The rightwing Swiss People’s Party is permanently in campaigning mode, most recently against plans to ease citizenship restrictions, which voters threw out on Sunday.This content was published on September 27, 2004 - 18:57
Political analyst Julian Hottinger told swissinfo the party’s success was down to its formidable political machinery and disregard for consensus.
The People’s Party pulled no punches in its efforts to persuade voters to reject two government initiatives to ease citizenship rules for young foreigners.
Advertisements with images of black hands snatching Swiss passports, pictures of Osama bin Laden on Swiss identity cards, and charts showing that Muslims would be in the majority by 2040 were splashed across the newspapers and billboards.
And no sooner had voters thrown out the proposals than the party announced its next campaign – against Switzerland joining the European Union’s Schengen accord on cross-border crime.
Julian Hottinger, a political analyst formerly at the Institute of Federalism in Fribourg, told swissinfo that the People’s Party’s success masks contradictions that could return to haunt it.
swissinfo: The People’s Party has a formidable political machine, which never seems to stop campaigning. Why?
Julian Hottinger: It started about five to seven years ago. The party realised that it had [good reason] to become an ‘interest group’ – defending precise interests, having a machine that constantly rolls, constantly works, and [puts forward] initiative after initiative.
The point is to put the government under pressure and push through what it believes to be its main objectives and aims.
The party is a machine that campaigns constantly – not an electoral machine, but a political machine that lobbies the system, blocks the system, pushes forward initiatives that are supposed to defend the traditional values of the Swiss, but to tell the truth they are full of contradictions.
swissinfo: It seems ironic that the People’s Party, which sees itself as the defender of Swiss traditions, is calling into question, even threatening, the foundations of the political system. What is it trying to do - destroy the consensus system?
J.H.: What it’s doing is playing on the weaknesses of other parties. They have looked for consensus, have tried to build the machinery where everyone is included, where all different opinions are taken into account, and the People’s Party just doesn’t believe in this system. It believes hard decisions have to be taken, even if it excludes a minority.
swissinfo: Why do none of the other parties use tough tactics to hammer home their message, and more importantly, why didn’t they question whether the statistics about Muslims becoming a majority in Switzerland were true?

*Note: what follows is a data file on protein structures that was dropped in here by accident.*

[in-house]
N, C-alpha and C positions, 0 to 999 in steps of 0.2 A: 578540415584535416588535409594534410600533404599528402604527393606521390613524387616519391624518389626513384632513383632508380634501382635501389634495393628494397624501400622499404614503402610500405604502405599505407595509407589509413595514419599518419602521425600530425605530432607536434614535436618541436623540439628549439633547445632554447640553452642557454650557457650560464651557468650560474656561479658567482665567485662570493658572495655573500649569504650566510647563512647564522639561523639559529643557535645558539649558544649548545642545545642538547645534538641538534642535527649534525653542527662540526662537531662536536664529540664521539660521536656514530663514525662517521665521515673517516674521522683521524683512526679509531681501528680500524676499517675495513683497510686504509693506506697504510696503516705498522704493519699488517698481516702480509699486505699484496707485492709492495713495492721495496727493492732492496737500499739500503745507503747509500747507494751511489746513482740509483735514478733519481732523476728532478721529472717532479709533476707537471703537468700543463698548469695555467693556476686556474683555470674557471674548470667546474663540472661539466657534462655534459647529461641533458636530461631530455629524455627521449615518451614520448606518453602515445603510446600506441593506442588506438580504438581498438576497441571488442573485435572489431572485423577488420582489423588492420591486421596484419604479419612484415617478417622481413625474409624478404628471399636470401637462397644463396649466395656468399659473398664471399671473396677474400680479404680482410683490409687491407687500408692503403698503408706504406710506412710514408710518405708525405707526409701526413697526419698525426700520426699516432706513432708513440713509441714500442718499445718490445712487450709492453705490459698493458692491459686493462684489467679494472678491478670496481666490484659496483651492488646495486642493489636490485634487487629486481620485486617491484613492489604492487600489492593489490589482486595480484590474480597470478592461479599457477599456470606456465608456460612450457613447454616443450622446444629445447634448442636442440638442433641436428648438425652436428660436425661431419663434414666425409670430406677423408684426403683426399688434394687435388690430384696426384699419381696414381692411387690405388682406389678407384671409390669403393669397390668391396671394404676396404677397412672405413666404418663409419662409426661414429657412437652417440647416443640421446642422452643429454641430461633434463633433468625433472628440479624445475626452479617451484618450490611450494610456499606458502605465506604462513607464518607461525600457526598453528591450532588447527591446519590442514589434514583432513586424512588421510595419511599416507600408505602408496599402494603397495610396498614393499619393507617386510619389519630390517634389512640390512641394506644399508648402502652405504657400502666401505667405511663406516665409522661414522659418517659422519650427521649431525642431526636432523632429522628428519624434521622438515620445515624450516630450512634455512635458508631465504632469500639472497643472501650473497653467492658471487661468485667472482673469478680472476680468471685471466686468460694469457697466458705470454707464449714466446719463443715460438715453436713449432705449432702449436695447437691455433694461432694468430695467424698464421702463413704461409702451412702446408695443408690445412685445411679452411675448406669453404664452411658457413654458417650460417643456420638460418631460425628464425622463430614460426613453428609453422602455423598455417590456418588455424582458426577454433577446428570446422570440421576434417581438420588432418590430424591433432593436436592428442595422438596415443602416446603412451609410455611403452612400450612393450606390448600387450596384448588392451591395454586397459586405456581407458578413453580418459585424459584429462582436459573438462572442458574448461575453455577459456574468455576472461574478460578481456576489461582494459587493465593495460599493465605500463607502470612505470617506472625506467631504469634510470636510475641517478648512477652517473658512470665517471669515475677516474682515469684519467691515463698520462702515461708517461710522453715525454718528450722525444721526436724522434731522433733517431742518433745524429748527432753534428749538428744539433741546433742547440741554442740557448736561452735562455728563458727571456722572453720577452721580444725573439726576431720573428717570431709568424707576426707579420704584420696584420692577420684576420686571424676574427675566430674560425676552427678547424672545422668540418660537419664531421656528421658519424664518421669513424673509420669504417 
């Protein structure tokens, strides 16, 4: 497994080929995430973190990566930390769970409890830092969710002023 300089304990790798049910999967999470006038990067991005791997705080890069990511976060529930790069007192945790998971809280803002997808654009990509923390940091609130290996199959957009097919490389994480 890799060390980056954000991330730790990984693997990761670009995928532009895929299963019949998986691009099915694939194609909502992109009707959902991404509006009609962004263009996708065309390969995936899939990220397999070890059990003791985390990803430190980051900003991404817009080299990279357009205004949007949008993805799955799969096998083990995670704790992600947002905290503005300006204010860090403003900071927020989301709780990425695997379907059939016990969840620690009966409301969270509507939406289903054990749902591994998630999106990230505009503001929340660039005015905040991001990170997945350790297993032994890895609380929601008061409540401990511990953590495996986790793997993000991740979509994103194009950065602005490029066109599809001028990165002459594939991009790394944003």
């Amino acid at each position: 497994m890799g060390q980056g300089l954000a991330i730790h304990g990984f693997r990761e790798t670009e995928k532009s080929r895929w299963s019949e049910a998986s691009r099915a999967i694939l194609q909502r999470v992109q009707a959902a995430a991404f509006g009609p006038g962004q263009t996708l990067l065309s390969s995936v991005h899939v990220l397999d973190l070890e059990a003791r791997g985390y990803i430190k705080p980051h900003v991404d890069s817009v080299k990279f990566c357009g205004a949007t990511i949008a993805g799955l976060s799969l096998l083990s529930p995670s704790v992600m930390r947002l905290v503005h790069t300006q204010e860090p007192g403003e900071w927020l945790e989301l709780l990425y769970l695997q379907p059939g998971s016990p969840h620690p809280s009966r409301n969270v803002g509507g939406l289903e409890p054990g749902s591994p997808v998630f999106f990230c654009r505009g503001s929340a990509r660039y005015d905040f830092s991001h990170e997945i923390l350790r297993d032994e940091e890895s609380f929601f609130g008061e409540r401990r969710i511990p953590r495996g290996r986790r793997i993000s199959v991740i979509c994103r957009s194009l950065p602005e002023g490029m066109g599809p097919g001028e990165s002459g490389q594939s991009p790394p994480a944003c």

J.H.: The [other] parties just don’t have the machinery, the tradition and above all, the violent language that is used when you’re trying to attack someone else. They are gradually waking up – the Social Democrats have been responding with some strength to the People’s Party.
But the other two major parties [- the centre-right Radicals and Christian Democrats -] are having some difficulty. It’s also due to the fact that, being consensual parties, they’ve got different tendencies within their own parties and have difficulty in drawing a common line on what to do with the People’s Party.
swissinfo: There were hopes that when Christoph Blocher joined the cabinet last December, the effect would be to tame the People’s Party by depriving them of their most effective figurehead. It doesn't seem to have worked.
J.H.: It is true that the People’s Party is more and more vocal, and that Blocher is behaving in a surprising way for a cabinet minister.
But I’m not sure that this is a sign that they’re gaining strength. I think there’s confusion within the party. I think the People’s Party realises that they’re living a contradiction, and they’re trying to go forward with their programme in the best way they can.
Blocher himself is having difficulty with the cabinet and within the cabinet, and he’s losing credibility. People are saying ‘he’s in the cabinet today, we don’t hear him like we used to, and he doesn’t always defend our positions – he either keeps quiet or is discreet’.
swissinfo: So one might say that the People’s Party is making up for the absence of Blocher by becoming more vocal and stepping up the campaigning.
J.H.: That is my reading. They lack a leader – have lost a leader, even though he is still there – but they have difficulty in finding someone who can replace him.
At the same time they are… under pressure from their militants, who are saying ‘you promised this and that, and we don’t see it effectively coming about today. What has happened to the dynamism that was in the party six, seven months ago?’.
swissinfo-interview: Jonas Hughes
Political analyst Julian Hottinger says the Swiss People’s Party is a political machine that campaigns constantly.
He argues that some of the party’s initiatives are “full of contradictions”.
Hottinger feels that the party plays on the weaknesses of its political rivals and does not believe in a consensus system.
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